Thousands of the PT-19 series were rapidly integrated into the US and Commonwealth training programs, serving throughout World War II and beyond. Even after their retirement in the late 1940s, a substantial number found their way onto the US civil register.


Fairchild PT-19 - Ranger L-440-1 Engine (Aircraft # 40-2418)

Fairchild PT-19 used in Little Norway training camp, Canadian Warplane Heritage Museum


Initial production variant of the Model M62 powered by 175hp L-440-1, 270 built.
As the PT-19 but powered by a 200hp L-440-3 and detailed changes, redesignated T-19A in 1948, 3226 built.
Instrument training version of the PT-19A, 143 built and six conversions from PT-19A.
A PT-19 re-engined with a 220hp R-670-5 radial engine.
Production radial-engined version, 774 built.
Instrument training version of the PT-23, 256 built.
PT-19A variant with enclosed cockpit for the Commonwealth Air Training Scheme, powered by a 200hp L-440-3, 670 built for the Royal Canadian Air Force as the Cornell I.
As PT-26 but with a 200hp L-440-7 engine, 807 built by Fleet as the Cornell II.
AS PT-26A with minor changes, 250 built as the Cornell III.
Cornell I
RCAF designation for the PT-26.
Cornell II
RCAF designation for the PT-26A.
Cornell III
RCAF designation for the PT-26B.


Fairchild PT-26B Cornell in flying condition at the Commonwealth Air Training Plan Museum, Brandon, Manitoba, 2005.

 Republic of China (1912–1949)
  • Paraguayan Air Arm received a few Fairchild M-62s in 1940, followed by 15 Lend-Lease PT-19A in 1942-43.[7] In the 1950s, 14 ex-Brazilian Air Force PT-19s (PT-3FG built under license in Brazil) were received. The last PT-19 was retired in 1972.[citation needed]
 South Africa
 Southern Rhodesia
United States


As of 2015, there are 98 airworthy worldwide today.[10] One example is found at the Jimmy Doolittle Air & Space Museum, Travis Air Force Base, Fairfield, California.

Specifications (PT-19A)

Data from United States Military Aircraft since 1909[11]

General characteristics

  • Crew: 2
  • Length: 28 ft 0 in (8.53 m)
  • Wingspan: 36 ft 0 in (10.97 m)
  • Height: 10 ft 6 in (3.20 m)
  • Wing area: 200 sq ft (19 m2)
  • Empty weight: 1,845 lb (837 kg)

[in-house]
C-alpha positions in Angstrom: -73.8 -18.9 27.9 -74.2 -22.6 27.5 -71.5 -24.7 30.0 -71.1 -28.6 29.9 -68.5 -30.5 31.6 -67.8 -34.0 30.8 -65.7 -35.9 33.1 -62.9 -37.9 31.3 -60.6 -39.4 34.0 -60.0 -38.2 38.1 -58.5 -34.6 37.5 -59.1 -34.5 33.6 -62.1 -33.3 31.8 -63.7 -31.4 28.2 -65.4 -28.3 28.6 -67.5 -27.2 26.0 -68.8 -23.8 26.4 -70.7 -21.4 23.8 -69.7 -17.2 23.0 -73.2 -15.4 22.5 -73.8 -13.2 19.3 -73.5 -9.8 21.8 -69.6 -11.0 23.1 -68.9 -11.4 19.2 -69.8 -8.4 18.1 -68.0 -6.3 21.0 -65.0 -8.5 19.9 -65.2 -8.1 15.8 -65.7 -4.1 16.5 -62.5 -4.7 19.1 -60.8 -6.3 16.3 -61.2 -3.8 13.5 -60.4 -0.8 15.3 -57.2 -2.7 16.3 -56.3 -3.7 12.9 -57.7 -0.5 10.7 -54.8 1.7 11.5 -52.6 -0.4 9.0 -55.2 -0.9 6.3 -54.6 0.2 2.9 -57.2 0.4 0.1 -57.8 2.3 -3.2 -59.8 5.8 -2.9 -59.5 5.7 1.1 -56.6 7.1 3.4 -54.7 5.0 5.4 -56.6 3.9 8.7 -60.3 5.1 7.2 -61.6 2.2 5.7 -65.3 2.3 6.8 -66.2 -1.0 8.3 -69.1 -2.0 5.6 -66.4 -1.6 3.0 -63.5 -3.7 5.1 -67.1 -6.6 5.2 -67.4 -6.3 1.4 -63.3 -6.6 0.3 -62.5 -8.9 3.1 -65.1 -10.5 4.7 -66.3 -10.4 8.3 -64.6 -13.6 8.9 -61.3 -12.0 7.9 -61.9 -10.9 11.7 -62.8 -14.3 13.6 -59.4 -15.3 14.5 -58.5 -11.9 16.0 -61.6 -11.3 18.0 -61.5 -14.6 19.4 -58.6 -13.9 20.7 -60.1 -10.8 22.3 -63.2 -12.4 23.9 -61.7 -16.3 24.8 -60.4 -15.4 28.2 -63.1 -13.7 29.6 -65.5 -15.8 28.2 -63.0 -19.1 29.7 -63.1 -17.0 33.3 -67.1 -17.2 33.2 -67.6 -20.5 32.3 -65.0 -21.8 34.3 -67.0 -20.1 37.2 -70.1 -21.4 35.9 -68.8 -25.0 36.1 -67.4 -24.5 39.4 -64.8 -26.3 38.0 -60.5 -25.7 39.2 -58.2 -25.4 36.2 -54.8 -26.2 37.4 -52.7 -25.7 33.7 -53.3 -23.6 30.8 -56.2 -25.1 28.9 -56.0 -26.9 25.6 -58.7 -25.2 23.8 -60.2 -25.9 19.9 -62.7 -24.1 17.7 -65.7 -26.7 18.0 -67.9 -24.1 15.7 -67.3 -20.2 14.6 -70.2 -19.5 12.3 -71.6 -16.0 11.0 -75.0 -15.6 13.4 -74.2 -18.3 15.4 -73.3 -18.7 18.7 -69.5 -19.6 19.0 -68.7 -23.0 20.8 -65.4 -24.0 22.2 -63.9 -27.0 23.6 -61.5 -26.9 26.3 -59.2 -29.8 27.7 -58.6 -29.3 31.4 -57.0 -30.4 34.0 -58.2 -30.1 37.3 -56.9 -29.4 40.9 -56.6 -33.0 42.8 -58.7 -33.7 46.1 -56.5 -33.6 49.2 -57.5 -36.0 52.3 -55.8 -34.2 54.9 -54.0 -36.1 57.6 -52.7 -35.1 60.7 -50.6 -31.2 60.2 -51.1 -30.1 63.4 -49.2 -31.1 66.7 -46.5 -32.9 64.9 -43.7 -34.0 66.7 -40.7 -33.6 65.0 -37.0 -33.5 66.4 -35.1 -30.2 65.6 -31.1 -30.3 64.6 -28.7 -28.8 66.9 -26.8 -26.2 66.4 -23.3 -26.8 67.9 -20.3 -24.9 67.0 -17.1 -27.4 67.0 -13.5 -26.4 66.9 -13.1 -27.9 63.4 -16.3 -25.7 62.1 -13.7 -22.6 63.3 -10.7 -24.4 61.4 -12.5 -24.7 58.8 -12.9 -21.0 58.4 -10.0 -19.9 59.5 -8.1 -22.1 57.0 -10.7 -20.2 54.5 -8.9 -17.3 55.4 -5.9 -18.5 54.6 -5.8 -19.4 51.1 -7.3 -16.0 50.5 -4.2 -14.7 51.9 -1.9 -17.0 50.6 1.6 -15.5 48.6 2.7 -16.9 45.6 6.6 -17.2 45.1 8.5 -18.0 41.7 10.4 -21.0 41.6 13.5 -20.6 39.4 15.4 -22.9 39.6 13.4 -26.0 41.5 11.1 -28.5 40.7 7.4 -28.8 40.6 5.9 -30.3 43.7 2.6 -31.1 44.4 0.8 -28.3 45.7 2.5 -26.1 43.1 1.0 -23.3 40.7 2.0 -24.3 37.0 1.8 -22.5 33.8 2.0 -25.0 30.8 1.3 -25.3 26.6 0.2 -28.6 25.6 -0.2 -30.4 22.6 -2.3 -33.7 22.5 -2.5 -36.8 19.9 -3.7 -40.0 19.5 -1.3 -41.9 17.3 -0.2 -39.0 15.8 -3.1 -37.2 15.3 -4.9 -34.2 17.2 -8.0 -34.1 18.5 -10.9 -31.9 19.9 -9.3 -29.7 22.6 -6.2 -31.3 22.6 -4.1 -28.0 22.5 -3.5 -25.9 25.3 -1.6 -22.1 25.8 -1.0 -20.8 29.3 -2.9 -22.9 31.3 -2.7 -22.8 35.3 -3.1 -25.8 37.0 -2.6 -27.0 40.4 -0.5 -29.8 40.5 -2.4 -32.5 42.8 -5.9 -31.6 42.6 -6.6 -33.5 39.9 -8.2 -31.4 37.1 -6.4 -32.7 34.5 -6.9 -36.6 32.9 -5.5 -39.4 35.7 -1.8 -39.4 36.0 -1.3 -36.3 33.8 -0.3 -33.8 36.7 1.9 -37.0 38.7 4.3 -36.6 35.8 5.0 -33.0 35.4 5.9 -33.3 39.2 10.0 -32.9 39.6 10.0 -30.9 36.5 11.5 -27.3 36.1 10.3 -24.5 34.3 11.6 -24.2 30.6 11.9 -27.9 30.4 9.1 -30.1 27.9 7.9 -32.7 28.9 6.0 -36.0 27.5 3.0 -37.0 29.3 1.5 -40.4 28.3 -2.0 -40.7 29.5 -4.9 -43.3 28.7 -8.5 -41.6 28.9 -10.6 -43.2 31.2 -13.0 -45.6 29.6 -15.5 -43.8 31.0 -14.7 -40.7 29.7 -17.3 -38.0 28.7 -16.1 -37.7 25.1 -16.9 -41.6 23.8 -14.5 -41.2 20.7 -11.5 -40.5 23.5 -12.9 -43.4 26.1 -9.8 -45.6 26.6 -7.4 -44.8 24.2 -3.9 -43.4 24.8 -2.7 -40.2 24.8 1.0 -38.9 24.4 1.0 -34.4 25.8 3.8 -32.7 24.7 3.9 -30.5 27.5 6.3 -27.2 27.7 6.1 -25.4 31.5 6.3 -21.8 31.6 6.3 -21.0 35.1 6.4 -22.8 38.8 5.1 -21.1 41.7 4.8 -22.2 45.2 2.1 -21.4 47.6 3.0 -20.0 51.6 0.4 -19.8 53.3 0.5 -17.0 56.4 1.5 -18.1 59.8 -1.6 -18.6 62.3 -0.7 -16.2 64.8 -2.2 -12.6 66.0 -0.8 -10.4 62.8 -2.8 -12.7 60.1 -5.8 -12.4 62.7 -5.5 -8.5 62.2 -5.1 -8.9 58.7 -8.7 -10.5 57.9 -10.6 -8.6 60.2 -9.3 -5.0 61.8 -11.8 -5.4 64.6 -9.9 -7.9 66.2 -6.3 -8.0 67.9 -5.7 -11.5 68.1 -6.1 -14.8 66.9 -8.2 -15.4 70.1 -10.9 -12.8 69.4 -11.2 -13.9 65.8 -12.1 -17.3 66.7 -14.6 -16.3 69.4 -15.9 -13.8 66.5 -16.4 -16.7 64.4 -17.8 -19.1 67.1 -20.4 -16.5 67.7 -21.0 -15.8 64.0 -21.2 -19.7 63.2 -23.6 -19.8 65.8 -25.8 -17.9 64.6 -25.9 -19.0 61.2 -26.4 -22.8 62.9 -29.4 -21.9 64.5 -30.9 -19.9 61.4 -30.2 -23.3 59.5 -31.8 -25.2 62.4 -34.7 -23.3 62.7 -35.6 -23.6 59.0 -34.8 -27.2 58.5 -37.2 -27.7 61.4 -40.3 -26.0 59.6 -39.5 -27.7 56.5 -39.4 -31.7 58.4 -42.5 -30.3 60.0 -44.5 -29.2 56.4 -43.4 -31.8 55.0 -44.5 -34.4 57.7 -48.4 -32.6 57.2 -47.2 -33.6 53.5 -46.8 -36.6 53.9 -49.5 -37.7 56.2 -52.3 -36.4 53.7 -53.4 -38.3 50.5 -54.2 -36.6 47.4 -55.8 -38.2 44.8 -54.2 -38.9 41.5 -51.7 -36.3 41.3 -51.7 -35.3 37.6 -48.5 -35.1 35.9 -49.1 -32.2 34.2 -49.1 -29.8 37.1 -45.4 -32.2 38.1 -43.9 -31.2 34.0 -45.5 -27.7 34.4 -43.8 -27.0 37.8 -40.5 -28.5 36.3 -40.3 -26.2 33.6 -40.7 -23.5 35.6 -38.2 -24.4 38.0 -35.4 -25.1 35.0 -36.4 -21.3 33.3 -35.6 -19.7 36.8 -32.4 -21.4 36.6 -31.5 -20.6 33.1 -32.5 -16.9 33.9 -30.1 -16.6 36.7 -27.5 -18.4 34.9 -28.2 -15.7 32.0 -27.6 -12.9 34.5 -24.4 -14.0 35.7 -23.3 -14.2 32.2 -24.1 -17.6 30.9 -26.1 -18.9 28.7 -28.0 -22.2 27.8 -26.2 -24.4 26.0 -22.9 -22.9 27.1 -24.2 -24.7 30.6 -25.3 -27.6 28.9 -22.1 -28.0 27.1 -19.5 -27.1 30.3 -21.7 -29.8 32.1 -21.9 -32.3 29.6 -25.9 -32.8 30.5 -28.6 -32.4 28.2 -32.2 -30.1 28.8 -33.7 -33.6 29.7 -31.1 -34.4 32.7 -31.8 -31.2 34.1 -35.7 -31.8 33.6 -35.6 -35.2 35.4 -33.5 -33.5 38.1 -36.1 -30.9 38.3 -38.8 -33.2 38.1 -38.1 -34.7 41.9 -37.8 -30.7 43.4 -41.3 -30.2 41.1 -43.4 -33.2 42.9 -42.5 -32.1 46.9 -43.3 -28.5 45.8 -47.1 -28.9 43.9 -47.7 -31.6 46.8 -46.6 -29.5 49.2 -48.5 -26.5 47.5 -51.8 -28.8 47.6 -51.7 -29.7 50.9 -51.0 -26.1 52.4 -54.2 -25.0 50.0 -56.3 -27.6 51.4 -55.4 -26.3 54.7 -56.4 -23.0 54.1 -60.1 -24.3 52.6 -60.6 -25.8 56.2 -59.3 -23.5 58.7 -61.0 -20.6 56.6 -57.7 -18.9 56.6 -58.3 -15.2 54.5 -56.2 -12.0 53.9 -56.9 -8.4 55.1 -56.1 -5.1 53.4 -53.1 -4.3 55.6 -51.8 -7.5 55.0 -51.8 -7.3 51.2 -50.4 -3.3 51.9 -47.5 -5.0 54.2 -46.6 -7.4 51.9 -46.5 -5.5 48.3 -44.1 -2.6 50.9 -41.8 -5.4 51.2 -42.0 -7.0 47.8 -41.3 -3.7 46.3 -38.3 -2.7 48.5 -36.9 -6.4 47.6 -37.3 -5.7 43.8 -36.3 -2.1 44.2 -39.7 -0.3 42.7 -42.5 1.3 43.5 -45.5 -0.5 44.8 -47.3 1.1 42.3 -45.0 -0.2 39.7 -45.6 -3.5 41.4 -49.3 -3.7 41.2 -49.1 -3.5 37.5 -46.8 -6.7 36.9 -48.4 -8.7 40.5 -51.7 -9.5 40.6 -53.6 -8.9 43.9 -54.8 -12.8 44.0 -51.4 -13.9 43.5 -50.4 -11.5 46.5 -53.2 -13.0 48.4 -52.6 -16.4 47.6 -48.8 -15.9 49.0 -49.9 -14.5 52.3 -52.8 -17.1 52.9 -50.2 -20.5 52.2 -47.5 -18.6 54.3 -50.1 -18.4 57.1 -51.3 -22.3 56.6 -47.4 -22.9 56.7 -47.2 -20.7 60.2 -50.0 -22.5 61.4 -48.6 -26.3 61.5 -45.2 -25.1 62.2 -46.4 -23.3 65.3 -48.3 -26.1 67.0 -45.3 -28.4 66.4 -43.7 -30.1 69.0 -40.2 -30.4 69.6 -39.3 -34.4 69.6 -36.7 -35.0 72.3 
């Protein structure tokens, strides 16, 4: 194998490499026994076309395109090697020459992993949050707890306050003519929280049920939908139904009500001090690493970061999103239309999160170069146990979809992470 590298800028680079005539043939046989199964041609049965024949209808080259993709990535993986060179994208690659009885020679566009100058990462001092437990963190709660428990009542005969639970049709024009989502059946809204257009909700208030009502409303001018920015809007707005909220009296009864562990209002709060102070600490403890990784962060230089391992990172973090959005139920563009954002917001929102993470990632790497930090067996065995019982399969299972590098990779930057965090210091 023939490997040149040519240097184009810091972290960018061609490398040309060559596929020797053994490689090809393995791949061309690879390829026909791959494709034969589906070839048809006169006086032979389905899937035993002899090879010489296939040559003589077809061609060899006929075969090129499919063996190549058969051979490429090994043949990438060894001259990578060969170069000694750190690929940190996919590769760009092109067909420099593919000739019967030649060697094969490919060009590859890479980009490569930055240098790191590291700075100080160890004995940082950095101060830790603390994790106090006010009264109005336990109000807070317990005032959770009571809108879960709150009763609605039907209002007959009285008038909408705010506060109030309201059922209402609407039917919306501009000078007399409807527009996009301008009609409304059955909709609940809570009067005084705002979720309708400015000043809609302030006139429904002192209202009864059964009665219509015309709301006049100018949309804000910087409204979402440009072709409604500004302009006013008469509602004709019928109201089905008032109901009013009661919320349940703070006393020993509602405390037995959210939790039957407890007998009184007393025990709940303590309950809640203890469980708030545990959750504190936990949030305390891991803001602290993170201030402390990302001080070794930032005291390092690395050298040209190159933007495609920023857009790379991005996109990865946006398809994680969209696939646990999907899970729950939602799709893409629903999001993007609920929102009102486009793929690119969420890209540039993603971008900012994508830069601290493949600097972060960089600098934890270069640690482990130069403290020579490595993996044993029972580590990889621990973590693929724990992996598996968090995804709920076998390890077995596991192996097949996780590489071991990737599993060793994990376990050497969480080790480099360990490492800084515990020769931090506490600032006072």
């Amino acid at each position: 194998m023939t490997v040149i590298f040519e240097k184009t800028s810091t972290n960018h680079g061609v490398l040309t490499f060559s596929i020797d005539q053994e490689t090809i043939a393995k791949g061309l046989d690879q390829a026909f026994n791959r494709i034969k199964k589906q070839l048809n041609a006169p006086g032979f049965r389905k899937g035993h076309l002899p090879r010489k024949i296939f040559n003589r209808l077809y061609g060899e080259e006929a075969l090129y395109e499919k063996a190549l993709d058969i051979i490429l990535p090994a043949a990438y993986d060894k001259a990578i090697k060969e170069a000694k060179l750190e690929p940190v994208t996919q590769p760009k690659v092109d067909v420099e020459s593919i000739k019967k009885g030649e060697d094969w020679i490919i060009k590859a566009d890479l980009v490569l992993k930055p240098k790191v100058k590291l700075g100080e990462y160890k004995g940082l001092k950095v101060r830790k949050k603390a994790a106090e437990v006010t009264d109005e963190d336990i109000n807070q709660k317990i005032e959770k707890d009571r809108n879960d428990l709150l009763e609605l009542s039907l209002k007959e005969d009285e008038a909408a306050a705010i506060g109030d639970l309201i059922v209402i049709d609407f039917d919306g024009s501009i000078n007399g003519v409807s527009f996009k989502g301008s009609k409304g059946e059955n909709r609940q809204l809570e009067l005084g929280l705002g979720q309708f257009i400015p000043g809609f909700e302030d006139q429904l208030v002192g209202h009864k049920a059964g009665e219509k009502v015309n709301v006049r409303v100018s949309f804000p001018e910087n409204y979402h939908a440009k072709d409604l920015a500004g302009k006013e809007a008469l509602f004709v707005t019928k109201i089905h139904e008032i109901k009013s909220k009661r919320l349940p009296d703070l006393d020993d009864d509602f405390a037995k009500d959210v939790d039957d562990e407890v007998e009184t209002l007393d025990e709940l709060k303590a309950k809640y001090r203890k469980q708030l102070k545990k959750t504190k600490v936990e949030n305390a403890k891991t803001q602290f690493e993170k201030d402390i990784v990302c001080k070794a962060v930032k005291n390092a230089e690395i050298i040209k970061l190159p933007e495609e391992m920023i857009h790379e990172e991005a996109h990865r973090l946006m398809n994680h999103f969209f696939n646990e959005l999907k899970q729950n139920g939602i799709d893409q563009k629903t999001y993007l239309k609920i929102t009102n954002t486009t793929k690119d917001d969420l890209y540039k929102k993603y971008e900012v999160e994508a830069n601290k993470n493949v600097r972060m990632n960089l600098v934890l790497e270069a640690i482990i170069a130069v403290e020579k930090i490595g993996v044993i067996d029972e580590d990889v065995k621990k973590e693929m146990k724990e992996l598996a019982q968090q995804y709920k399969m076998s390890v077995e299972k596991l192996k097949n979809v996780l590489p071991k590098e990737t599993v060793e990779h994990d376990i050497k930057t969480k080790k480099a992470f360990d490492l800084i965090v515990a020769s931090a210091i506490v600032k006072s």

• Gross weight: 2,545 lb (1,154 kg)
  • Powerplant: 1 × Ranger L-440-3 6-cyl. inverted air-cooled in-line piston engine, 200 hp (150 kW)


  • Maximum speed: 115 kn; 212 km/h (132 mph)
  • Range: 348 nmi; 644 km (400 mi)
  • Service ceiling: 15,300 ft (4,700 m)
  • Time to altitude: 17.5 min to 10,000 feet (3,000 m)

See also


  1. 1.0 1.1 1.2 Sessums, Col. J.W. Design and Engineering Problems of Aircraft Production. 14 May 1946, pp. 6–8.
  2. 2.0 2.1 Andrade 1979, p. 179
  3. 3.0 3.1 3.2 3.3 Andrade 1979, p. 239
  4. Flight 13 May 1955, p. 634.
  5. Flight 13 May 1955, p. 648.
  6. 6.0 6.1 Flight 13 May 1955, p. 652.
  7. Fricker Air International May 1990, p. 257.
  8. Flight 13 May 1955, p. 653.
  9. Air International August 1990, pp. 72–73.
  10. Murphy, Kevin. "Fairchild PT-19 / PT-23 / PT-26 Cornell." Warbird Alley, 2011.
  11. Swanborough and Bowers 1963, pp. 258–260.
  • Andrade, John, U.S.Military Aircraft Designations and Serials since 1909 Midland Counties Publications, 1979, ISBN 0 904597 22 9.
  • Fricker, John. "Fuerza Aérea Paraguaya: Latin America's vest-pocket air force". Air International, Vol. 38 No. 5, May 1990. pp. 255–261.
  • Mondey, David. American Aircraft of World War II (Hamlyn Concise Guide). London: Bounty Books, 2006. ISBN 978-0-7537-1461-4.
  • "Shoestring Top Cover...The Uruguayan Air Force". Air International, Vol. 39 No. 2, August 1990. pp. 65–73.
  • Swanborough, F.G. and Peter M. Bowers. United States Military Aircraft since 1909. London: Putnam, 1963.
  • Taylor, Michael J.H. Jane's Encyclopedia of Aviation Vol. 3. London: Studio Editions, 1989. ISBN 0-517-10316-8.
  • "The World's Air Forces". Flight. Vol. 67, No. 2416, 13 May 1955. pp. 615–668.

External links